If our website said that we have the number-one product in this space, and people look at websites like salespeople, they’re simply not trusted. However, if the world says it’s so, it must be so. The definition of social proof is, if the world says it’s so, it must be so. If, for instance, the website of TOMS Shoes, the fastest-growing shoe company in history, has nothing but shoes all over the homepage claiming they are the best, it’s just a website selling shoes. The fastest-growing shoe company in history, TOMS Shoes, has no shoes on its homepage. It’s a picture of a gentleman named Blake—the founder—sitting next to a mountain, and right under the picture of Blake, it’s explaining that, “If you buy a pair of shoes here, we’re going to put a brand new pair of shoes on a kid who has never worn shoes before.” He does not sell shoes. He sells a message. The message is well received, and he’s not pumping shoes down people’s throats. The world tells the world how great TOMS Shoes is. Right underneath that picture where Blake is right next to a mountain, he has literally hundreds of testimonials of his customers telling the rest of the world how great TOMS Shoes is so he doesn’t have to do the work.
Right now, today, in 2016, the websites that can deliver the most upfront trust and comfort are the ones that are excelling and growing the fastest.
It’s amazing to me how many people in businesses—both individual entrepreneurs or small businesses and even larger companies, middle-sized companies—really don’t get that. They don’t understand the importance of establishing that trust in the website. I’ve talked to so many people where they know they need a website. They will say, “Well, I hired my aunt, or my uncle, or my cousin, my friends’ son, who isn’t really a web designer, a writer, or a brander,” and they have those people do that work and put up a website that’s really mediocre. They will often say to me, “Does it really matter that much?” I’m very shocked that people don’t know that. Do you find that? That a lot of people still aren’t aware of what you just said?
Definitely. As much as there was a lot of homework done on social proof, none of the foundations or the industries or the institutions that did the homework have anything to gain by following up on the publishing of their findings. It’s up to the marketers to see what’s really working in the marketplace. I’ve never seen that being brought into business—social proof. My podcast and a few other books I’ve read touch on this subject. I don’t think it’s a commonly understood formula of success.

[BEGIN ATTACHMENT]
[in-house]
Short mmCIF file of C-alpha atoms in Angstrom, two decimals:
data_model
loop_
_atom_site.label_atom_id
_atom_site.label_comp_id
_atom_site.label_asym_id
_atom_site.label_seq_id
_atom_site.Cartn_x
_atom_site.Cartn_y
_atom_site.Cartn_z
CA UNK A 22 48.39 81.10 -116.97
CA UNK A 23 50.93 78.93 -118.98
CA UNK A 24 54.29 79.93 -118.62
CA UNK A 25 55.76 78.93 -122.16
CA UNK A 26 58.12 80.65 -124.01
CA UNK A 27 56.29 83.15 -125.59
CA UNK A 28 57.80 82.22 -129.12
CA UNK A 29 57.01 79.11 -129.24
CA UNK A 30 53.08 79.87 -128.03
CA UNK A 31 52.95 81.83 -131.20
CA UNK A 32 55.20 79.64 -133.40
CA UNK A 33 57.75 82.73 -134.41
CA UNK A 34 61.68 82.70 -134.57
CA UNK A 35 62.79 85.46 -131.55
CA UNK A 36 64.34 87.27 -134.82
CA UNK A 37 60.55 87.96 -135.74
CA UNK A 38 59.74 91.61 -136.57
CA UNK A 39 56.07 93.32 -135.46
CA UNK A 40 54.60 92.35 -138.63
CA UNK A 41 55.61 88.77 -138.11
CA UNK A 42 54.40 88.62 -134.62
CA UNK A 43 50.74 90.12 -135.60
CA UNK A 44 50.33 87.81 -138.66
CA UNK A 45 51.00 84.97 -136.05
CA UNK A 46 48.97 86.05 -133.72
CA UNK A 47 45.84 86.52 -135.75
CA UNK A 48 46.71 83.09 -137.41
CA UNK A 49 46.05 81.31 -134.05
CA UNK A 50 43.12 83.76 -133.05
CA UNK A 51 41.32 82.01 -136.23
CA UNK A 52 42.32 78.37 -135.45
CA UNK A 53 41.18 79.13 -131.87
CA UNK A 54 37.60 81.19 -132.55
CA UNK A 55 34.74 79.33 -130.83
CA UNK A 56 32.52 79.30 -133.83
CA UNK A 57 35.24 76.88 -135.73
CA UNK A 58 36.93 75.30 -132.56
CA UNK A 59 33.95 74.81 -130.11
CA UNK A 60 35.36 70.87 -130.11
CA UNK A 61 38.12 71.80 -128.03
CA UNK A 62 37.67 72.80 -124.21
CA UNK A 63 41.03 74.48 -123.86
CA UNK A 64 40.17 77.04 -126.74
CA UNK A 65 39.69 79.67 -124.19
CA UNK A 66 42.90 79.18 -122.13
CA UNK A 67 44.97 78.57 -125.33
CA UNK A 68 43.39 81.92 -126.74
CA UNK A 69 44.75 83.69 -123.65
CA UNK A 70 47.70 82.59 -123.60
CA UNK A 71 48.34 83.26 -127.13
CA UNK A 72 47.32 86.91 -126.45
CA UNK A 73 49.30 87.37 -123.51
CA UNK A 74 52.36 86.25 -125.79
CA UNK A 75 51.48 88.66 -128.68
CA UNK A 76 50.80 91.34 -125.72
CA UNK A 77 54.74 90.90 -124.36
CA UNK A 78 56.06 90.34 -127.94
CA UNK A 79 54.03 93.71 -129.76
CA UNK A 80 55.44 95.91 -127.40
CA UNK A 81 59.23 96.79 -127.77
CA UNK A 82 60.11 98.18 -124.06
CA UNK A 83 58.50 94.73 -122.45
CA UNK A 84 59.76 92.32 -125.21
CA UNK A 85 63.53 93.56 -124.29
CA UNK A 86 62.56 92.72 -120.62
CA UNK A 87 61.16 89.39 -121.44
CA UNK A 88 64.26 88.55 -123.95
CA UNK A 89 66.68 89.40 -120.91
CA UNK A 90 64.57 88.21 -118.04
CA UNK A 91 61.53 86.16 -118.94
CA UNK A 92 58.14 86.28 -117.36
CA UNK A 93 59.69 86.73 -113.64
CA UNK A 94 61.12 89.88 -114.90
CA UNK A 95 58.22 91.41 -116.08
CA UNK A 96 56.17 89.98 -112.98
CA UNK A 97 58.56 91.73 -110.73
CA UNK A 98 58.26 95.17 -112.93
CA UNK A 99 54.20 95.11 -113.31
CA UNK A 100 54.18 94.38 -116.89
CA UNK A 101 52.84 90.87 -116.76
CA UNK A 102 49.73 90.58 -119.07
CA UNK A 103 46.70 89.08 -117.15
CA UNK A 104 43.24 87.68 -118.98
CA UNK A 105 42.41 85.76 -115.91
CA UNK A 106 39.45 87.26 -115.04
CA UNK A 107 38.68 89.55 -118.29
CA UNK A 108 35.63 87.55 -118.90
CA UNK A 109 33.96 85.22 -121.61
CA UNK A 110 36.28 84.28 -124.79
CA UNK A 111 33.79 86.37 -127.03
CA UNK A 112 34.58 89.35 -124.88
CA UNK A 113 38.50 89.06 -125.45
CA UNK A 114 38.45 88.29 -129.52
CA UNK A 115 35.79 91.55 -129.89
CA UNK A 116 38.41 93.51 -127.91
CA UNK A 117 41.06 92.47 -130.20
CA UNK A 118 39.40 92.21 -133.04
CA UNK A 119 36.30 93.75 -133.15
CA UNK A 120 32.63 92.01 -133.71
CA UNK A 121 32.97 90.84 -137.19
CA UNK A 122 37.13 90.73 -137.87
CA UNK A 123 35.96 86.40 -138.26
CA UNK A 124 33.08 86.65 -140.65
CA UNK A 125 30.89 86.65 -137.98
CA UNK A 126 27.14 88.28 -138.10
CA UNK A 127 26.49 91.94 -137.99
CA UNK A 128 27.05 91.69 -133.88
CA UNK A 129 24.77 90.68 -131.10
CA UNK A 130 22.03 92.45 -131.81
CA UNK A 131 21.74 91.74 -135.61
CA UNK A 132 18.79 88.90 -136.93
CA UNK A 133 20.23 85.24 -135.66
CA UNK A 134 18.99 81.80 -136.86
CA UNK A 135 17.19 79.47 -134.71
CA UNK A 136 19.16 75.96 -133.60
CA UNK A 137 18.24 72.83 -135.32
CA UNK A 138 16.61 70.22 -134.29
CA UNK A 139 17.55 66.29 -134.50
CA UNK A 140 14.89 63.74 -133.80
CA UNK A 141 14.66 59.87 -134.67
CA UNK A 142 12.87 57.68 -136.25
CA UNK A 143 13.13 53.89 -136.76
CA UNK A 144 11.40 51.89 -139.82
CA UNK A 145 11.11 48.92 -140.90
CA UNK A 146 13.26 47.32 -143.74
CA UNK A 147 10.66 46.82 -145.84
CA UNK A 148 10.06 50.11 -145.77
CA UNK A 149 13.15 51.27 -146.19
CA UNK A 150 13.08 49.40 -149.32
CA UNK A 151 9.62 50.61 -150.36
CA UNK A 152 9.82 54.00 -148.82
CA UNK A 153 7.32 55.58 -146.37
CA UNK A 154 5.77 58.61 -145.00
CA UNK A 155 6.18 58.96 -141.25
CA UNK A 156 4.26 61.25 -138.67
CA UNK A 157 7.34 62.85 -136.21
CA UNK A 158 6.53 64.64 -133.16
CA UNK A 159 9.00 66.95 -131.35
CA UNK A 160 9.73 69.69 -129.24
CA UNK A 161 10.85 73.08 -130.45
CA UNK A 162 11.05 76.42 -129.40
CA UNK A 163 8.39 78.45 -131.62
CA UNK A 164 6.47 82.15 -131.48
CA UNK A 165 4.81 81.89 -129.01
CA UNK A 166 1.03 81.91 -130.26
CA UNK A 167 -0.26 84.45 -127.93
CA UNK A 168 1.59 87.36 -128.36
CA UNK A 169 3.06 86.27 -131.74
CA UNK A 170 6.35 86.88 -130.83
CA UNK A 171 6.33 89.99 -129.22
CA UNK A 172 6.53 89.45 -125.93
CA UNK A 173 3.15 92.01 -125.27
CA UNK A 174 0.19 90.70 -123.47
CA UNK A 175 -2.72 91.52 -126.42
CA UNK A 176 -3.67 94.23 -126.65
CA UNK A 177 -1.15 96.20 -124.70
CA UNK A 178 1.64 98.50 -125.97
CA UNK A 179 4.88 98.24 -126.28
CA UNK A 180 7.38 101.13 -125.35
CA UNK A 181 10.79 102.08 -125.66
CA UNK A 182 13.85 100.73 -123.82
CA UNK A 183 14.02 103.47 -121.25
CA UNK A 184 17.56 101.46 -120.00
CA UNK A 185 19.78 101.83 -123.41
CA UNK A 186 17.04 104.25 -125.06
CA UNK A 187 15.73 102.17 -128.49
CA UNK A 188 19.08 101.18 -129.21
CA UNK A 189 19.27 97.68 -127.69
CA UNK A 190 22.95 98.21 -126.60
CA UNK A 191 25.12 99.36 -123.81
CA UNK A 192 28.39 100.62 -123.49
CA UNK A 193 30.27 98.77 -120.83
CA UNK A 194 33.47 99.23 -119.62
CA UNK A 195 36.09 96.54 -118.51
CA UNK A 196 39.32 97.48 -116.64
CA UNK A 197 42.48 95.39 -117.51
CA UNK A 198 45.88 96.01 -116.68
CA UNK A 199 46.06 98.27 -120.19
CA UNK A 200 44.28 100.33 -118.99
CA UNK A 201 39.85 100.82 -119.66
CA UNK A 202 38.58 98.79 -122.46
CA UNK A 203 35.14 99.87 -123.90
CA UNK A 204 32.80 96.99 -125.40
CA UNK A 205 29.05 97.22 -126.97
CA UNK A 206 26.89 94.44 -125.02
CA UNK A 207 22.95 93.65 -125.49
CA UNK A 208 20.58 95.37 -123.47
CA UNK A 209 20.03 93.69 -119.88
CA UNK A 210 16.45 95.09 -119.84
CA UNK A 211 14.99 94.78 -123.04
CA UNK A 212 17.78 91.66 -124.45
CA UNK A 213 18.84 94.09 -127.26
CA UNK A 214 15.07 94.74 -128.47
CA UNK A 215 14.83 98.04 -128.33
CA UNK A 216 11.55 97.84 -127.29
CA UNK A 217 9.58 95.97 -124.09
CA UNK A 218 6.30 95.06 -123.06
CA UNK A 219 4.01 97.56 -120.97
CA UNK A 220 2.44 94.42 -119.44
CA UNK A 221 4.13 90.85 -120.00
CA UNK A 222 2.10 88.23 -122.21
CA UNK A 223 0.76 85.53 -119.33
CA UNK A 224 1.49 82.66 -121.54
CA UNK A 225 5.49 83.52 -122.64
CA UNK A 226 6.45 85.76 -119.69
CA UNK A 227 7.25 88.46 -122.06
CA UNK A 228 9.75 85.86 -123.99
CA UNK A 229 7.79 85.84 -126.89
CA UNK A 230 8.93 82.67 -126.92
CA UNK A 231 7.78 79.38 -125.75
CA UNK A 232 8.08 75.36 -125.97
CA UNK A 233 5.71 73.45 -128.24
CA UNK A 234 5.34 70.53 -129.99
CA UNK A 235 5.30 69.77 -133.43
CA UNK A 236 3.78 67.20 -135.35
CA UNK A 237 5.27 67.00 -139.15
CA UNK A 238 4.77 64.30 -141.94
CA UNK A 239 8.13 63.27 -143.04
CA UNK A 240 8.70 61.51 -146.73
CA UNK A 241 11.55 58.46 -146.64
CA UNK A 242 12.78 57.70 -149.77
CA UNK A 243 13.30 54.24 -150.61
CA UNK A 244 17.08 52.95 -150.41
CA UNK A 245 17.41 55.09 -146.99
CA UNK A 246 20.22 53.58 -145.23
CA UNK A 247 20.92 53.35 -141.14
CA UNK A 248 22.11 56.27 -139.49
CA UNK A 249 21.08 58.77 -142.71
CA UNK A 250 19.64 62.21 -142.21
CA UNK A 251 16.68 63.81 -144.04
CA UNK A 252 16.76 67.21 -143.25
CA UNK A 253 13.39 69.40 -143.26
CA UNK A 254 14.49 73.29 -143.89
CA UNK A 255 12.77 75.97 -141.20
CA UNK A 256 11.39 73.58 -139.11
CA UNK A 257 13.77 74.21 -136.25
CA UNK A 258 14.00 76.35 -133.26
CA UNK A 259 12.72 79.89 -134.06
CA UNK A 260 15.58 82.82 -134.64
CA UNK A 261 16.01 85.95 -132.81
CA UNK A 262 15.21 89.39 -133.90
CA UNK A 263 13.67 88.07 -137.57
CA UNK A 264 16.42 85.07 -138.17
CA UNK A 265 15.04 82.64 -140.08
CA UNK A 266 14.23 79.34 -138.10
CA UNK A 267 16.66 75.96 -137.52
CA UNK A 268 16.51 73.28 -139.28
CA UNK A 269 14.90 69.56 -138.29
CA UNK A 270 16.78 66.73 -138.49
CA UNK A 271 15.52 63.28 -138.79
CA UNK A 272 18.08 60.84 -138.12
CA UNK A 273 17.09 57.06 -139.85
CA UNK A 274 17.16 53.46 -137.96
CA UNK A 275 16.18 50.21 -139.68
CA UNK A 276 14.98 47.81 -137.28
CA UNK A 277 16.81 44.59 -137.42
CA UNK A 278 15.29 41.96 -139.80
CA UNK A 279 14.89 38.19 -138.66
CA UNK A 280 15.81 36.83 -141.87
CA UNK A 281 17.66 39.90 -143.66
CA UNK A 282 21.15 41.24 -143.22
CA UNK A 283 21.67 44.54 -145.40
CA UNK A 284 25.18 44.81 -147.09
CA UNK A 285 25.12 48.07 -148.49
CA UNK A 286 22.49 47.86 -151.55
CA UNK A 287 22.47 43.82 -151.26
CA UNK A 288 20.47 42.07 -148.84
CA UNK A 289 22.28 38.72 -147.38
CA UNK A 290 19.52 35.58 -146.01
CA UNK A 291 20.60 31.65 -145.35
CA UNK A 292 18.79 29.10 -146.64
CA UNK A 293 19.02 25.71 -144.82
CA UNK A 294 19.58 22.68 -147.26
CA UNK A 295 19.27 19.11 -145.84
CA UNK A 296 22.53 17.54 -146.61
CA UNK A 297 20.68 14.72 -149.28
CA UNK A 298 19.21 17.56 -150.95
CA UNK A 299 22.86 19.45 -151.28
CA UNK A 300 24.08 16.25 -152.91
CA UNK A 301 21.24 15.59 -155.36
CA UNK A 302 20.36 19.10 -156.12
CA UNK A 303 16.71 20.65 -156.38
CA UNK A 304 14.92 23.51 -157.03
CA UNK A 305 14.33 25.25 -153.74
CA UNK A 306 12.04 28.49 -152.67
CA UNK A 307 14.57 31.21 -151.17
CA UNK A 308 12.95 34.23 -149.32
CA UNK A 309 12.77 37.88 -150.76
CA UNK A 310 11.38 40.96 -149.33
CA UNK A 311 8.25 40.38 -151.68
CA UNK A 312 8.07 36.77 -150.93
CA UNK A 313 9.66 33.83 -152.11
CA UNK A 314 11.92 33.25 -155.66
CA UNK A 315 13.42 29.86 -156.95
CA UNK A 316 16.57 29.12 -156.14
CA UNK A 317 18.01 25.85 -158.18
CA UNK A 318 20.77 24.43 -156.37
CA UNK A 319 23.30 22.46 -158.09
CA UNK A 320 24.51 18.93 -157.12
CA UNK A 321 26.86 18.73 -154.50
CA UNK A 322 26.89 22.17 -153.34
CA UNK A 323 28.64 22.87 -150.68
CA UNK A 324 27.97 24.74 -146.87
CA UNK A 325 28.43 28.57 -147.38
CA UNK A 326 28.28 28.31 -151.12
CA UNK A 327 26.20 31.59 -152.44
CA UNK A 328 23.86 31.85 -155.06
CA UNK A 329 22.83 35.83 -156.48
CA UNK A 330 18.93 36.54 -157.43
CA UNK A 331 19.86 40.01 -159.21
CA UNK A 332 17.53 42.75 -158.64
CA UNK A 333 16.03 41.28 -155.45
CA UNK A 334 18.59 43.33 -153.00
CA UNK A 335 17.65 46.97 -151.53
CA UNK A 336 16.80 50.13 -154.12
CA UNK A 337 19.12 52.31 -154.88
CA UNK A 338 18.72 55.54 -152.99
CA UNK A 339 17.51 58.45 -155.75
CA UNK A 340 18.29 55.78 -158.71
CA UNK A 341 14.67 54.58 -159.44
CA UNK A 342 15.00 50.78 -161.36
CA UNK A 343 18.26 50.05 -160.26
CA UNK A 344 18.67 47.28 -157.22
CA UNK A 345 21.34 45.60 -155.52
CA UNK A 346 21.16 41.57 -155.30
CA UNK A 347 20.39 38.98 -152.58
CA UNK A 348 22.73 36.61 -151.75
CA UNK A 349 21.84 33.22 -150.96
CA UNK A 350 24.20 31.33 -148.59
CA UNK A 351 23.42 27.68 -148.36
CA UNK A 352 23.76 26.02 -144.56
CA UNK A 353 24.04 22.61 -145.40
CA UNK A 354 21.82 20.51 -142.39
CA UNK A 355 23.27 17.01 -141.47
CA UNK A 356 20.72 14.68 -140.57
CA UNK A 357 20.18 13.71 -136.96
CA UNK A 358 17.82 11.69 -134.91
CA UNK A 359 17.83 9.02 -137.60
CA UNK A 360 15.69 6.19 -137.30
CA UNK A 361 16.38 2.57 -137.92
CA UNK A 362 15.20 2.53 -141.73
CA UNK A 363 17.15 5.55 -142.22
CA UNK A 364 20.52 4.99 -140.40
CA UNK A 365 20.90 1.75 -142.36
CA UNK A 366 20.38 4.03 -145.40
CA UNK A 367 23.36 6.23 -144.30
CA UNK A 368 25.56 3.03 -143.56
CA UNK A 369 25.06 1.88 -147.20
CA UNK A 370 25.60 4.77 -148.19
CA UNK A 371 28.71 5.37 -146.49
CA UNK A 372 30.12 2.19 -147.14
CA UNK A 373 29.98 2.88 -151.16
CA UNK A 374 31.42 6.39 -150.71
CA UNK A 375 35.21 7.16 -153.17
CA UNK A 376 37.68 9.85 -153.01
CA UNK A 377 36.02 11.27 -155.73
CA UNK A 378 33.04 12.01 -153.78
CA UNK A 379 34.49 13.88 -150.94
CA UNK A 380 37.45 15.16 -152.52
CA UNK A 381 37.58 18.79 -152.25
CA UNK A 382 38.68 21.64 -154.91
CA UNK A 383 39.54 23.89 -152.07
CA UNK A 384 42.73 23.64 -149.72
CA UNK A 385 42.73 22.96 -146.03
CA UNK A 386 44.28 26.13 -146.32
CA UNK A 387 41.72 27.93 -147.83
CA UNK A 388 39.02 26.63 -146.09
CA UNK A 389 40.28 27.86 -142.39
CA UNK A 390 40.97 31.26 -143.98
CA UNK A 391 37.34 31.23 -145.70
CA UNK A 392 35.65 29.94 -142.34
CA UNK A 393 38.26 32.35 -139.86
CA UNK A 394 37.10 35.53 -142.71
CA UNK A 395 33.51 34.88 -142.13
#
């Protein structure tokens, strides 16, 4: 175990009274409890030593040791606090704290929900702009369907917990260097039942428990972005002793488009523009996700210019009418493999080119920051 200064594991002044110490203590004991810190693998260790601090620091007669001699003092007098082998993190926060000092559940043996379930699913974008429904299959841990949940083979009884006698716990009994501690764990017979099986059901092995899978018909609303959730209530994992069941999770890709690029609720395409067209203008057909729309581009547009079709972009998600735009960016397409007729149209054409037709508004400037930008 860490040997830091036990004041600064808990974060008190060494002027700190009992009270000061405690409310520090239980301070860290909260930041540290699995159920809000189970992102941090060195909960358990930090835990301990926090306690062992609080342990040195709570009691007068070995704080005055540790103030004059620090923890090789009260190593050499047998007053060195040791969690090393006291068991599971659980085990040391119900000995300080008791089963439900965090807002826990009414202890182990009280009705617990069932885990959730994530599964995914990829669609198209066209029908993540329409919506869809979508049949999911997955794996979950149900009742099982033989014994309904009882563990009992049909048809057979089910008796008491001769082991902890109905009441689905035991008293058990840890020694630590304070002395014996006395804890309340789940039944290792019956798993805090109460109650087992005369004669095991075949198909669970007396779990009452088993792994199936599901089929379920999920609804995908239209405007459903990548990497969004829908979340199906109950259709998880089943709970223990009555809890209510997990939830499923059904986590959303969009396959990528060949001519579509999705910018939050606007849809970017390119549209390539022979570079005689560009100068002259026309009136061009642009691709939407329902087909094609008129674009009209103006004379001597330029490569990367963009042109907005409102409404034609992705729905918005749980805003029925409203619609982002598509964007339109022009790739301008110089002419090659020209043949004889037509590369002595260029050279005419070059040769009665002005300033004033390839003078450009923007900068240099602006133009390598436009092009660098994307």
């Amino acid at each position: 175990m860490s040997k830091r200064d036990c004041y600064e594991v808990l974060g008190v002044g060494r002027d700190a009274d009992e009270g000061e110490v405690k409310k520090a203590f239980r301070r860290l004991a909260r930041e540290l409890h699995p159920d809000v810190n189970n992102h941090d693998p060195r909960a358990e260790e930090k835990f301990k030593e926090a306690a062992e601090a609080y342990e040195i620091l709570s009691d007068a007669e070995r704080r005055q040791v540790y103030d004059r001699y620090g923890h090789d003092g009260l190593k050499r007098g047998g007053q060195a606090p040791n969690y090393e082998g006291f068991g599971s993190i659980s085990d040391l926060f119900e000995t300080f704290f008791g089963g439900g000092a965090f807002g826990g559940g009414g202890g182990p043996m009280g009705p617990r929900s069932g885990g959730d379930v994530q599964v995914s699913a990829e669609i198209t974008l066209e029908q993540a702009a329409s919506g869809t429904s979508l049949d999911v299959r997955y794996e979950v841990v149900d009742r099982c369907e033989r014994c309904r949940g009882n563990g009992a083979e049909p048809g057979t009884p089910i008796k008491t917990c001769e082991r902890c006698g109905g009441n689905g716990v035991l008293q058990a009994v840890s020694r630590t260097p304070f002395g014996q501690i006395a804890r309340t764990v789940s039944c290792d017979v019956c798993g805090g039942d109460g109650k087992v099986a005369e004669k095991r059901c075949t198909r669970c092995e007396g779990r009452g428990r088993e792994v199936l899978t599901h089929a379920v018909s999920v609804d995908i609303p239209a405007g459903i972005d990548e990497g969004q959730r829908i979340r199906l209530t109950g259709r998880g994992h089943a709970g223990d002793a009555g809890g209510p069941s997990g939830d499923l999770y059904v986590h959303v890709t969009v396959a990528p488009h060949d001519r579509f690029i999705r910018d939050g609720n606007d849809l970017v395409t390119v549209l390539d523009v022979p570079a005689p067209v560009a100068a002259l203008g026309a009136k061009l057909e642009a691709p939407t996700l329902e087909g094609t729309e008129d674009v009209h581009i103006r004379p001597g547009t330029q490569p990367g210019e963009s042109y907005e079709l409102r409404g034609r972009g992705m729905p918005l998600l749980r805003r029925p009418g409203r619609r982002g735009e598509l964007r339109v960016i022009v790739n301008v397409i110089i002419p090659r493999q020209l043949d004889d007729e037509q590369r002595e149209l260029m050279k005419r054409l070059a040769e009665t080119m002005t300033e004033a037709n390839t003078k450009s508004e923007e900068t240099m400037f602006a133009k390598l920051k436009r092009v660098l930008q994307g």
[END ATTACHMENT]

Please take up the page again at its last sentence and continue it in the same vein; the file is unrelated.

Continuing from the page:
The scary thing is, I’m seeing just as much of the 4 P’s today as I did a few years ago. The 4 P’s are: product, pricing, positioning, and promotion. That was taught for 100+ years. You get the right product to the right niche market. You do the right pricing, make sure the positioning against competitions is on point and the pricing matches, and then, you promote it. The old adage is, “Tell more; sell more.” If the other 3 P’s are in place when you do your promotion, that product is going to make it.
The reality is, that’s not true today. The fact of the matter is, and I’m going to say it as simply as I can, that nobody wants to go first. If somebody starts a business today, they launch a website. They hire a web designer. They get all excited. They will have a 10- to 20-minute interview of, “What would you like for the homepage, frequently asked questions, about us, products and services, and tools and resources sections?” They set up what was a great website in 2000. That doesn’t work today. The reality is, when you live by the 4 P’s, you’re actually making these millennials gag. The last thing they want to see when they open your homepage is a product with a dollar sign with it. They buy stories. Quite frankly, the reality is that people today, especially the millennials, they buy cool people in cool companies. They don’t necessarily buy cool products. They want to do business with the people who are very cool, very cutting edge, even comedic and funny. They want to buy companies with big hearts with deep, worthy causes that matter.
Quite frankly, even the millennials who don’t necessarily have the big bank rolls, they will find the money to buy the right products from the right companies. I agree with you; I don’t see a lot of people who are paying attention to social proof and trust trumps everything. They’re still focused on the 4 P’s. Honestly, it’s just a matter of time. They will go by the wayside like the taxi cab is going by the wayside with Uber.
It’s interesting about the 4 P’s, because in branding work that I do so often, that’s how people are able to find their brand. It takes me an entire day to sit down with people and help them look at their brand in another way, and I think you’re absolutely right; today you have to define a brand in a much deeper and broader way that includes your story and contribution. It’s essentially what you said: You have to have a narrative about your brand. You can’t just have, “The facts, ma’am, just the facts.”
In his incredible book No BS Marketing to the Affluent, Dan Kennedy wrote something that, when I was riding in an airplane as I read it, I physically felt my heart stop. He said, “Over six years, we studied the top 10 reasons that the affluent make a buying decision.” I want to say that he said there were 280 to 300 interviews. The number one reason that the wealthiest people buy anything, believe it or not, it’s the story behind the brand. The story goes, when someone is making a decision between three $30,000 watches, what he envisions is himself playing poker with his buddies. They will say, “Oh, nice watch!” Then he goes, “Let me tell you about that watch.”